The renewed controversy over the attribution of Leonardo’s Salvator Mundi calls for a reflection on how it has become all-important not so much to choose which painting to buy but which attribution.
We have seen several times how the purchase of some artworks was later refused because of a disputed attribution. Indeed, the painting does not change, but the attribution does, and it makes all the difference.
A typical path is that of the so-called dormant attributions, or works initially proposed in generalist auctions, which after a few years acquire credit , with new more prestigious attributions, and become among the objects of most interest of important circuits. The carousel often does not end there. Because the prestigious attributions are then challenged and questioned. And again the economic value changes.
Logically, one would think that the more important the proposed name is, the more thorough the testing, and, therefore, more certain and definitive the attribution.
Moreover, since the auction is governed by a sales contract, one could imagine that among the documents available to the buyer there must be also the results of a standardized scientific diagnostic campaign – not limited at mere photographic snapshots or involving the use of other not appropriate instrumentation, but following a specific protocol.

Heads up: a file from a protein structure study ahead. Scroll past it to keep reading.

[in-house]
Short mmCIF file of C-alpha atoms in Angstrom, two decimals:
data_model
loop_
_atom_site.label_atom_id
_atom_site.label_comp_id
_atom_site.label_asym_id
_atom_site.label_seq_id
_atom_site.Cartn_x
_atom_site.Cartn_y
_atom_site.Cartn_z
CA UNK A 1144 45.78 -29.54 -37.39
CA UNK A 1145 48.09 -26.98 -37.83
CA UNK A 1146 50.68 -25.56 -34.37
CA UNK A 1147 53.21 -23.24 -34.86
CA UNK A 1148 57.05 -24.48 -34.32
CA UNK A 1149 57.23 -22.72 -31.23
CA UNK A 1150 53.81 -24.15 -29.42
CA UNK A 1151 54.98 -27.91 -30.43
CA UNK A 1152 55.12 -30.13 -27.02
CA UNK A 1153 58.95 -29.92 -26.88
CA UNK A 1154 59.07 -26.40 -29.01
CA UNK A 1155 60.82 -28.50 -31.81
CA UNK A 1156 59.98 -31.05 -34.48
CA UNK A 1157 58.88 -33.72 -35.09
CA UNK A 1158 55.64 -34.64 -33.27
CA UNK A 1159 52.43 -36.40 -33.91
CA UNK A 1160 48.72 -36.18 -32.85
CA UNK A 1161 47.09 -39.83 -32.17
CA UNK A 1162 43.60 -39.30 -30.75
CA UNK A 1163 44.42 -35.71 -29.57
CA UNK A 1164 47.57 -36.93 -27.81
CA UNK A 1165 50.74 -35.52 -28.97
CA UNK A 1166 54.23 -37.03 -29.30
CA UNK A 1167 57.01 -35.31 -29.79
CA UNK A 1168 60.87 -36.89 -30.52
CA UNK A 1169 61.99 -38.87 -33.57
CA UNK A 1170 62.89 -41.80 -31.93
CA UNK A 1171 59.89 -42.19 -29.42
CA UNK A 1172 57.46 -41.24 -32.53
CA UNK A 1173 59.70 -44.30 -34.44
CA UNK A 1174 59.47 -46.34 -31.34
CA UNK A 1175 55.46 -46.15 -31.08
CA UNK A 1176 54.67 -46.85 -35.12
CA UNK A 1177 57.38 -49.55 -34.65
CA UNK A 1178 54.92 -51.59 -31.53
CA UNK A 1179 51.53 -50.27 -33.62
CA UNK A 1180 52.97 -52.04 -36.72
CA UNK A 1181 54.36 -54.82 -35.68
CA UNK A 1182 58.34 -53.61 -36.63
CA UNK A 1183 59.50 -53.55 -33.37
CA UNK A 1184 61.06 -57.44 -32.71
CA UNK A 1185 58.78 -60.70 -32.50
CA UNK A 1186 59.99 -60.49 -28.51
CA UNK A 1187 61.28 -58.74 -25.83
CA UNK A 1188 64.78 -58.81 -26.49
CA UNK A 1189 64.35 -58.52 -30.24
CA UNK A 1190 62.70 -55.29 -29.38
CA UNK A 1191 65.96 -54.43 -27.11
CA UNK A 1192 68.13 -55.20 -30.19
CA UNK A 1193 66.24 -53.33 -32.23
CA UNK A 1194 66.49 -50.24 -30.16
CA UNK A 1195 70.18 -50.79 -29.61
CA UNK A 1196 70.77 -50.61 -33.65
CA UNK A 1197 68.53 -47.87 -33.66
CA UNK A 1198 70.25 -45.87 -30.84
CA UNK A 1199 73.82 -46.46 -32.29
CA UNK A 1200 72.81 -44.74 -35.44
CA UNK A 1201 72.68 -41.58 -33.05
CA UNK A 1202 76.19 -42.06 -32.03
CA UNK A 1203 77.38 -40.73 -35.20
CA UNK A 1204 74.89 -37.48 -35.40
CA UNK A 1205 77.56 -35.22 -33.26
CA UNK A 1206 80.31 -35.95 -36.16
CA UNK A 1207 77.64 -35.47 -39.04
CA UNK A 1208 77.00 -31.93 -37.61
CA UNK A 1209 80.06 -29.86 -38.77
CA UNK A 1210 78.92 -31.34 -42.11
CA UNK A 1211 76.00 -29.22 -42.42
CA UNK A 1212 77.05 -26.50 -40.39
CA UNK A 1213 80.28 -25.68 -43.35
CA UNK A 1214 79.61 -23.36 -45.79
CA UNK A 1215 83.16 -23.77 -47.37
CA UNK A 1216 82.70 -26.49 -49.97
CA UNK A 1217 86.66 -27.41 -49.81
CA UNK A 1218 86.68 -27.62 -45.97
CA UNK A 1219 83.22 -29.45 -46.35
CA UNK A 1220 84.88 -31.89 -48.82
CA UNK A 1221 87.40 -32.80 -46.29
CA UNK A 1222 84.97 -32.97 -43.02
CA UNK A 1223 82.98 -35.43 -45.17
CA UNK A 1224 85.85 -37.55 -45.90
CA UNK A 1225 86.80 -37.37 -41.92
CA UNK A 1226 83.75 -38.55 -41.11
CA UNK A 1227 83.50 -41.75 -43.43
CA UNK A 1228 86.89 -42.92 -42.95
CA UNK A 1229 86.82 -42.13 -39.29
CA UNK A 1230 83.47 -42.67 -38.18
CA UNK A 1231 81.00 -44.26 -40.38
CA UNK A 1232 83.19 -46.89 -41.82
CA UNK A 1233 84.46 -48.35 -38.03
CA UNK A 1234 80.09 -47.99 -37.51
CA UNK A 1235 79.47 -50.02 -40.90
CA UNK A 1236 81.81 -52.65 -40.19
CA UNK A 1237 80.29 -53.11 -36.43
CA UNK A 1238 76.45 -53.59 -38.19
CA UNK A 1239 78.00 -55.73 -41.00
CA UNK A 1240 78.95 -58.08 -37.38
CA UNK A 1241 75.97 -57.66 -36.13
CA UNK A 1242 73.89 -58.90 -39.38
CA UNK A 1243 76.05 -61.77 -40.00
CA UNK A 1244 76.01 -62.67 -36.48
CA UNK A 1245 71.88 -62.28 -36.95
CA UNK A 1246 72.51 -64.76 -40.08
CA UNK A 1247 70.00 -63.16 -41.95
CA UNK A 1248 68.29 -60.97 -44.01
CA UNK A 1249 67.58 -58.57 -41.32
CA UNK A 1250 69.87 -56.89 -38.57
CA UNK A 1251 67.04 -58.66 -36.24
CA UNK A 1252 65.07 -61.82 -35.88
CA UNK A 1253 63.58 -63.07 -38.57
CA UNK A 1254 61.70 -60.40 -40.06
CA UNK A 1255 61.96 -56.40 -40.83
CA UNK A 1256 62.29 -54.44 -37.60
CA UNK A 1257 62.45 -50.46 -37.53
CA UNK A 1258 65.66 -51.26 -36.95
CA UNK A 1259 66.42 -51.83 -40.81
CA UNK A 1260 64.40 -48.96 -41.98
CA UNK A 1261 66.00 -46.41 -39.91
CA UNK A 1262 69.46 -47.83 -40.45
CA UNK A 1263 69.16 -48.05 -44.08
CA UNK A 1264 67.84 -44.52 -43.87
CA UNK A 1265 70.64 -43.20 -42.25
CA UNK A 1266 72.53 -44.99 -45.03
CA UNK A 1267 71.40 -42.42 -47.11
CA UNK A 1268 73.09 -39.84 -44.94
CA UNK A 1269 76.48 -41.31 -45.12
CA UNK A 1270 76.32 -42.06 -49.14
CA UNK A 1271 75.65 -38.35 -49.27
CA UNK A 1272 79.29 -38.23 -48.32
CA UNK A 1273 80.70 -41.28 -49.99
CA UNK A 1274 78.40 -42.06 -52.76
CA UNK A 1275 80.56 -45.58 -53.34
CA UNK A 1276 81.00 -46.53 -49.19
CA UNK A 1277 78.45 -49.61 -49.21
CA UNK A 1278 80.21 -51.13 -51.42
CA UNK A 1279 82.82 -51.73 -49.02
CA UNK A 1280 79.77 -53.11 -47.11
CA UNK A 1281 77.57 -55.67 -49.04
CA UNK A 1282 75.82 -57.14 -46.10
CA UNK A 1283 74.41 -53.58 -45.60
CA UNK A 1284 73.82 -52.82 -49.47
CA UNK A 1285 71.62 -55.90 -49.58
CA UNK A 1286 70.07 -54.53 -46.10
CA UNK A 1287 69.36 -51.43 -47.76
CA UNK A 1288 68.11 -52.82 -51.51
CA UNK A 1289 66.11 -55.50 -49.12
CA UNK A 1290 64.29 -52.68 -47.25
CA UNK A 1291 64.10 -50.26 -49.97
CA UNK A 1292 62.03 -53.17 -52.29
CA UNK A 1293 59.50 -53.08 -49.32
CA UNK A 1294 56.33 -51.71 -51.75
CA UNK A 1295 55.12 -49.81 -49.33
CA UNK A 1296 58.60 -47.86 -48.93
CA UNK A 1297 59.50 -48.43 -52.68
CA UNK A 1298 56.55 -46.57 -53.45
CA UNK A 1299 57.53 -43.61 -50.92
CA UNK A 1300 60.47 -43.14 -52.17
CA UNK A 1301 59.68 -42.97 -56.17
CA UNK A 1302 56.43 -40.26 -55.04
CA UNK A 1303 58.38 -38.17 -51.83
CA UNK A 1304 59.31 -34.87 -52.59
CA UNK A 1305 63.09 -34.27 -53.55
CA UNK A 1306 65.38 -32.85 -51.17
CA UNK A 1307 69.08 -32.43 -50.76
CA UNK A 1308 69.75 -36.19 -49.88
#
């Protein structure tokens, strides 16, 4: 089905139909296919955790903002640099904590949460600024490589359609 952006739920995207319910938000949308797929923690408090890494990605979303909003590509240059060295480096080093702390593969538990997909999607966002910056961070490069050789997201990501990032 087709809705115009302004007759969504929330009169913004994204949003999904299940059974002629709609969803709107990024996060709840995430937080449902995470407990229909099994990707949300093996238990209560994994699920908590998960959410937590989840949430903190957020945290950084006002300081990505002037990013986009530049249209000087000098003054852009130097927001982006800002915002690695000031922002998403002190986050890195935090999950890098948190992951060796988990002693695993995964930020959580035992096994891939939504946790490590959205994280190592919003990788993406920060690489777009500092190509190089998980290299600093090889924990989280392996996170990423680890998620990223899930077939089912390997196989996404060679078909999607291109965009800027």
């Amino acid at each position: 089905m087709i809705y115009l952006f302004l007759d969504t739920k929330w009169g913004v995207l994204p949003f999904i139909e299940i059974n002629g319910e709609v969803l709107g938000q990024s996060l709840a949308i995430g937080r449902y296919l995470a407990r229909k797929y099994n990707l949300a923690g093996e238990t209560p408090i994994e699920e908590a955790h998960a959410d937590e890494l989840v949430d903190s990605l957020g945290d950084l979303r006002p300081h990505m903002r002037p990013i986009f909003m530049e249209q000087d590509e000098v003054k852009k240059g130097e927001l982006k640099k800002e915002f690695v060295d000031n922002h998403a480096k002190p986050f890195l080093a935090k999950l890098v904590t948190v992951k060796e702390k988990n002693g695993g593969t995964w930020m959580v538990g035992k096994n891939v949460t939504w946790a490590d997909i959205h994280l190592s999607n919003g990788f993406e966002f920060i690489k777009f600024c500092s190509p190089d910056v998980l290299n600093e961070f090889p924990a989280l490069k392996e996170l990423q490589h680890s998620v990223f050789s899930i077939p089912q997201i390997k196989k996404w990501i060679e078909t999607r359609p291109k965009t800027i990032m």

But in reality these cases are still rare.
In the magical world of auctions, unlike in other fields, the buyer is not allowed, for example, to appoint own consultants to check the documents exhibited or perform new tests.
Take the Salvator Mundi: it was initially a “Boltraffio” at a lesser auction, then it was later proposed as a “Leonardo” with great fanfare. And only today the controversy focuses on the effectiveness of the analyses used and questions whether all possibilities have been examined.
We wonder, for example, if the recently discovered Salvator Mundi, owned by the Museum of San Domenico Maggiore in Naples, has already been studied with a correct scientific perspective or if it will also be taken for a merrygoround.
We know that during the loan for the “Leonardo in Rome” exhibition in 2019, it underwent a restoration and was proposed with an uncertain attribution Girolamo Alibrandi or the beloved Caprotti. But what about a serious diagnostic campaign?
Of course it is not (yet) proposed as a work by Leonardo but nevertheless a complete diagnostic campaign could help to better clarify the genesis of the copies of this subject by the Leonardesque circle. And to record how it is scientifically possible to distinguish an Alibrandi from a Leonardo. And stop the carousel.